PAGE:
We want to give our kids the best education possible. Textbooks are a huge part of that, but are we giving them the best and most accurate books? According to an article in the Washington Post, the new history textbooks are downplaying the role of slavery as a cause of the Civil War. They don't mention the Ku Klux Klan or Jim Crow. Why not? It's part of the history of how southern states teach history according to University of St. Thomas professor Lisa Mundey.
"Very early on they started writing out the history of slavery. That's what generations of southerners learned and they never really put it back in."
She teaches a course on the Civil War, and says Southerners were determined not to let the North write the history.
There is no nationally accepted history textbook. States are allowed to pick their own, and the process can fall sway to political interests.Texas has ten percent of all publicly-educated students in America. We are the second largest purchaser of textbooks. The textbook companies cater to the larger states, and many smaller ones adopt whatever one we do to save money.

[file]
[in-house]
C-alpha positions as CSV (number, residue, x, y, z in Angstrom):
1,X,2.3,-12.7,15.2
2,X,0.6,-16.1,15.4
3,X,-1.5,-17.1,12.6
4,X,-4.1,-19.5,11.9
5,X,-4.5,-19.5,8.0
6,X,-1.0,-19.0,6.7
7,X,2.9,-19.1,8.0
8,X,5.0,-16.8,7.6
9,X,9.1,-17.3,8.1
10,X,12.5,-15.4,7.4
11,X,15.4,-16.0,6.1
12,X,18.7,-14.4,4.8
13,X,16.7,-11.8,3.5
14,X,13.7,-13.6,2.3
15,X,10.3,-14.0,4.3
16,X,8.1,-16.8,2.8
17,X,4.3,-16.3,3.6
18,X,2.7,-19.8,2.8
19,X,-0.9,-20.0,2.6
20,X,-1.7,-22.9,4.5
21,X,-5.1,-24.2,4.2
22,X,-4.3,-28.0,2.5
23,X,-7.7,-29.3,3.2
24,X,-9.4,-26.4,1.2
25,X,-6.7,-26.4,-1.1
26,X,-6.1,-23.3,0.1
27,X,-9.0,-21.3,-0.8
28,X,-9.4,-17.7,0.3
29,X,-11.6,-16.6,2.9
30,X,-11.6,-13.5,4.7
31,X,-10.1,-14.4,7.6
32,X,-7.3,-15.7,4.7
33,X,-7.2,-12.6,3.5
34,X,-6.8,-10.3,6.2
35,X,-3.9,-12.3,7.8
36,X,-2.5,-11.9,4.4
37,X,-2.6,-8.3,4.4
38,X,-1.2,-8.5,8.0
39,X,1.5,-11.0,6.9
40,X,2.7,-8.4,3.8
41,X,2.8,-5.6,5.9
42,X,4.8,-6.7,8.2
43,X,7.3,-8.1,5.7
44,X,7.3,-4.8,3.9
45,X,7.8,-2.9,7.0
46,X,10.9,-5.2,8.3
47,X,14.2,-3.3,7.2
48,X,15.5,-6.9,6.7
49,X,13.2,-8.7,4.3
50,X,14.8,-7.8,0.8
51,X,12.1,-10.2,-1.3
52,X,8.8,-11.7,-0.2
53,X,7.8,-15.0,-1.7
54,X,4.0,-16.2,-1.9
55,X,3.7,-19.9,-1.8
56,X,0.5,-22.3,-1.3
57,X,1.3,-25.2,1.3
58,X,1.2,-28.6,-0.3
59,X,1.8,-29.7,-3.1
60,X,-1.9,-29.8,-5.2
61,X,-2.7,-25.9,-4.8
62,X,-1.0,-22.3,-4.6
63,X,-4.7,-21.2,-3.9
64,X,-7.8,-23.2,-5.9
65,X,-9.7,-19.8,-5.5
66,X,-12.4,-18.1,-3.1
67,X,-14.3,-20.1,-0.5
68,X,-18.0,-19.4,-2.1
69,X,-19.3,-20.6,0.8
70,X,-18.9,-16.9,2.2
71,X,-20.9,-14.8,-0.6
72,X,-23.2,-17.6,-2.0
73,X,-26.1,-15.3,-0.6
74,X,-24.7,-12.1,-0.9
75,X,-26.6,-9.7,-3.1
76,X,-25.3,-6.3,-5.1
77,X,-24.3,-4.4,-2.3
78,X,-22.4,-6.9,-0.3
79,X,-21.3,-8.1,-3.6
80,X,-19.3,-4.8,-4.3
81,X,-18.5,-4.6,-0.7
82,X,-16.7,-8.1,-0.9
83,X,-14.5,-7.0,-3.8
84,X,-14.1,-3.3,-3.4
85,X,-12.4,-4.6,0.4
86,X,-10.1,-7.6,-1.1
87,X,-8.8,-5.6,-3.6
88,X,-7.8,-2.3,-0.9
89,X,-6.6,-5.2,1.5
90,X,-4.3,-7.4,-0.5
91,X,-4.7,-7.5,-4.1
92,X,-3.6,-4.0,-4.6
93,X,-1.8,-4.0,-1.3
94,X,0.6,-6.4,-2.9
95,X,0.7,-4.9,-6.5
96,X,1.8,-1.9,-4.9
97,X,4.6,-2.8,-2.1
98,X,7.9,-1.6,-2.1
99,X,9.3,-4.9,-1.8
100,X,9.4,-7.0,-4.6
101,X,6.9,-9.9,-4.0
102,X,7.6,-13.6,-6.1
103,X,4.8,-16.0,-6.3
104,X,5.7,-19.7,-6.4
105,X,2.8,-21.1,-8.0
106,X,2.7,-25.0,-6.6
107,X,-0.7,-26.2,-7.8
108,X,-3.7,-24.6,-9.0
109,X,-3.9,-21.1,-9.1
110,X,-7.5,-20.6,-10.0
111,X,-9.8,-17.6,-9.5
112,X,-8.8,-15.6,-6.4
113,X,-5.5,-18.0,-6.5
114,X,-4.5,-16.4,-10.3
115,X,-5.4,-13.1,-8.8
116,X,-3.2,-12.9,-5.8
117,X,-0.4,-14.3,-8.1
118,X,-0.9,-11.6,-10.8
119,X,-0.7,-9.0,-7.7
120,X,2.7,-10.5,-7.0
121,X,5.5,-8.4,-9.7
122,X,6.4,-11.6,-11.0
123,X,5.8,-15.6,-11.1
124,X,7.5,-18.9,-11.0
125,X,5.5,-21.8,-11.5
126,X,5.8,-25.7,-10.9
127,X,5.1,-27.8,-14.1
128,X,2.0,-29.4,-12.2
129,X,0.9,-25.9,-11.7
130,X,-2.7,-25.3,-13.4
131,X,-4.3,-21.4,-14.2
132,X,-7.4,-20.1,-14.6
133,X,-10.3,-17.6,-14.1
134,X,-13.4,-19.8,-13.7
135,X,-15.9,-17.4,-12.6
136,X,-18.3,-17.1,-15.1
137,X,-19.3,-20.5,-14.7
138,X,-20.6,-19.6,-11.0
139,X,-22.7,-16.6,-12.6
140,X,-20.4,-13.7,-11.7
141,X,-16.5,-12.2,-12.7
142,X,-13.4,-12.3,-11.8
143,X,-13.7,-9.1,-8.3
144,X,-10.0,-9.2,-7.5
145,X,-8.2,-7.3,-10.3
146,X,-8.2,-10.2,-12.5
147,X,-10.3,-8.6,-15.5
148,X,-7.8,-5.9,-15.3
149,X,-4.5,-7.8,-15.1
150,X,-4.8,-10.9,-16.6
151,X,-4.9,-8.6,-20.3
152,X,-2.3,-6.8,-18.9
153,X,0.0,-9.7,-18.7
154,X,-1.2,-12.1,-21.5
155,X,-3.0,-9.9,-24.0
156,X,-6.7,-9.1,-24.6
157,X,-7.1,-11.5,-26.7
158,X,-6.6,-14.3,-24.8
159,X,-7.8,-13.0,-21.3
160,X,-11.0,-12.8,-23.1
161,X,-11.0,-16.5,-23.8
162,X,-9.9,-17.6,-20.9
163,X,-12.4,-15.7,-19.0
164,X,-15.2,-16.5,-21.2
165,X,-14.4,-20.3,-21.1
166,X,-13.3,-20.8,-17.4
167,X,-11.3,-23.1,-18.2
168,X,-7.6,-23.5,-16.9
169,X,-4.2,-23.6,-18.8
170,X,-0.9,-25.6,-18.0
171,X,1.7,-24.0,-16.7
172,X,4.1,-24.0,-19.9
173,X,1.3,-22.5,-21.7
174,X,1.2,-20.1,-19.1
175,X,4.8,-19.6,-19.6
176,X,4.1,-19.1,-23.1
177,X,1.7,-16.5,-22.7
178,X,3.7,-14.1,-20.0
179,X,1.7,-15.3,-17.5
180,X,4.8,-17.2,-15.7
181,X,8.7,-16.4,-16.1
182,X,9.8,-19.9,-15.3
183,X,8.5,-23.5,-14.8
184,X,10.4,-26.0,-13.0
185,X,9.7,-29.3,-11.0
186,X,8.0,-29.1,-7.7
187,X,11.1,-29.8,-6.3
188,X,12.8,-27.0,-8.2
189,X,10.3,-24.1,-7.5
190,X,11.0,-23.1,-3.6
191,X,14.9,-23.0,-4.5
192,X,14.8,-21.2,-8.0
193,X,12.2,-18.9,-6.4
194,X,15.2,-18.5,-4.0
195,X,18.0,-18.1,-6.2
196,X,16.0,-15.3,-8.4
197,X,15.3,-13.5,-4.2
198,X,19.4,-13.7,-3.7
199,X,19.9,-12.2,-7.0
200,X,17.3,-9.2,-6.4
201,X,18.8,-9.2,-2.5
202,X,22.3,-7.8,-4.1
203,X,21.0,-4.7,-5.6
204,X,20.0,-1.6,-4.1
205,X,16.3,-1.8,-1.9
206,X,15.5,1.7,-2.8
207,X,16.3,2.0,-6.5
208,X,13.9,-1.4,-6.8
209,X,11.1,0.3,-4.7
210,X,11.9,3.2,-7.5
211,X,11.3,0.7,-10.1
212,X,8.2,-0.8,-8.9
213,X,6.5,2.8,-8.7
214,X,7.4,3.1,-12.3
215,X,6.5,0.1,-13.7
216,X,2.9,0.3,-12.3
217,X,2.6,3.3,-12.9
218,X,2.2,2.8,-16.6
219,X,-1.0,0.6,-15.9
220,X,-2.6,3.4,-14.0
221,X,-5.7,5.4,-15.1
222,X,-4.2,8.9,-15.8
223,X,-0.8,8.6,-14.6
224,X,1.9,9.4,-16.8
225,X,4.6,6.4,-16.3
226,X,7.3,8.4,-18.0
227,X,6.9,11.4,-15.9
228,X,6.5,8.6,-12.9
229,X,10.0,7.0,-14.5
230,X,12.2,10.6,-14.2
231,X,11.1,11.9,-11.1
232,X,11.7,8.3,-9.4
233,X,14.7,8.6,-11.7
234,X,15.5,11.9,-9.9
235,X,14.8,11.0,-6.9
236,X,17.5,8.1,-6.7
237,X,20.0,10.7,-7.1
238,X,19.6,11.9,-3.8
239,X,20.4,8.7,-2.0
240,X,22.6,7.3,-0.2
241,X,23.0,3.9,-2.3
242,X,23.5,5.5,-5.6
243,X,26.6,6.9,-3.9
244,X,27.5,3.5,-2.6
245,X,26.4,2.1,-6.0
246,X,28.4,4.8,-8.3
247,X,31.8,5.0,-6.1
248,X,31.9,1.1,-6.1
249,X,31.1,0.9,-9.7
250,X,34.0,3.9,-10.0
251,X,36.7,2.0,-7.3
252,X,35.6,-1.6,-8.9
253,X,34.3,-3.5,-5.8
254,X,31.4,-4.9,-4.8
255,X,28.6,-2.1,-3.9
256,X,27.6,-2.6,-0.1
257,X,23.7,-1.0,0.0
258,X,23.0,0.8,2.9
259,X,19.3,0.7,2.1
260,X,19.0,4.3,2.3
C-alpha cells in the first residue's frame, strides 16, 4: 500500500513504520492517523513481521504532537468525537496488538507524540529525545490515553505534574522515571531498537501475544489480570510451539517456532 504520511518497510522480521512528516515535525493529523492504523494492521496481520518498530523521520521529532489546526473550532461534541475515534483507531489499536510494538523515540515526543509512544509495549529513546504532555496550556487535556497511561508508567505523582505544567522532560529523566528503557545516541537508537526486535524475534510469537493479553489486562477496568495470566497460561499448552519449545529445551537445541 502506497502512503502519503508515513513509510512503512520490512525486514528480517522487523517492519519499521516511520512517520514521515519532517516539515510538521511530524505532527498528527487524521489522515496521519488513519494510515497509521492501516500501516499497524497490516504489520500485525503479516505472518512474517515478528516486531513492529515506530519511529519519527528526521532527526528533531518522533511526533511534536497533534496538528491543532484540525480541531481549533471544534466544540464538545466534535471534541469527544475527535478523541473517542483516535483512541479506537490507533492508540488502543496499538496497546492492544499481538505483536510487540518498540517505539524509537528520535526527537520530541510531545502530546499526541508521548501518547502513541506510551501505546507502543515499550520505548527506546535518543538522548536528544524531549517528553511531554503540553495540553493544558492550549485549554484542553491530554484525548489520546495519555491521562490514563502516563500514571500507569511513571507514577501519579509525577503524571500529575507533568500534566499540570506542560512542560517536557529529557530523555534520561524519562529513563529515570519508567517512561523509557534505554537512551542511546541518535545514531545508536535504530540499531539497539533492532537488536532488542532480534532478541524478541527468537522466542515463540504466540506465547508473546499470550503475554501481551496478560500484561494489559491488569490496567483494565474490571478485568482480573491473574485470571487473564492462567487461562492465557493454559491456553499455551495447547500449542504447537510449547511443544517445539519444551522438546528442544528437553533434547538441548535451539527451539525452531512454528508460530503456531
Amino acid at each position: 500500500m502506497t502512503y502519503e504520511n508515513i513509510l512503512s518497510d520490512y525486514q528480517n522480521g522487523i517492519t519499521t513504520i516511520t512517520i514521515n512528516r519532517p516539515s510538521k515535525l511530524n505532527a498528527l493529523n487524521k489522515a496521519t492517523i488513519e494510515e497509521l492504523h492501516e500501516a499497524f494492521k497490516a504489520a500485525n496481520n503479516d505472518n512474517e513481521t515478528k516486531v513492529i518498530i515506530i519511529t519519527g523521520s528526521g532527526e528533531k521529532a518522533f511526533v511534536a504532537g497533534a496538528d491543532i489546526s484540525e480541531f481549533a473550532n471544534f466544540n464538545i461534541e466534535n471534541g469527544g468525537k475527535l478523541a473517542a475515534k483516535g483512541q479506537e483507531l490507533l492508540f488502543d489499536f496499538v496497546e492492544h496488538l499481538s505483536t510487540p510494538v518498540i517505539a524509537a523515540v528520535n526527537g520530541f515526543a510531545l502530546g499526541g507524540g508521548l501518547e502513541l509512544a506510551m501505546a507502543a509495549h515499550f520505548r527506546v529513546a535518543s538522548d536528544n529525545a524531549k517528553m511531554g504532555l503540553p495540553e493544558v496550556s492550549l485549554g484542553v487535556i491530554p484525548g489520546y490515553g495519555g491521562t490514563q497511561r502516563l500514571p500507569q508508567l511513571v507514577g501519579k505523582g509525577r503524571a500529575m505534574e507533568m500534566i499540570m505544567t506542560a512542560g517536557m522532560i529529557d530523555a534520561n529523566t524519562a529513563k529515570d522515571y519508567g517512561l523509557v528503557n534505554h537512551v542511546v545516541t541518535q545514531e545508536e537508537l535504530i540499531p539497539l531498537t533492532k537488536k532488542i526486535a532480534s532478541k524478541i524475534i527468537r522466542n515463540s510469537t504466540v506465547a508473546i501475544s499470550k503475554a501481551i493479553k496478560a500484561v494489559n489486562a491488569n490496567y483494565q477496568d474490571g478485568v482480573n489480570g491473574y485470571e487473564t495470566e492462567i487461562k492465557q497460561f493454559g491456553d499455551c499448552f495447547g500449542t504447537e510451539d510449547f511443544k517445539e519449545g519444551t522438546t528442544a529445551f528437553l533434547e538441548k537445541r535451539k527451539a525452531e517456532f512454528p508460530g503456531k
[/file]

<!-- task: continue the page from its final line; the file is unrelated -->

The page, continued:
State Board of Education Chair Donna Bahorich says the new books she's seen aren't perfect, but they're not nearly as biased as some people think.
"I have to take a look at the materials that we had to look at this past fall and I frankly didn't see that. It's always a balancing act."
But some history professors say bottom line is too many college students are arriving on campus from public schools unready academically or emotionally.
"They aren't prepared for the pictures of what happens to blacks in the south and slavery. The beatings. They're not prepared for that and there is a visceral response from those who take the U.S. History Course. "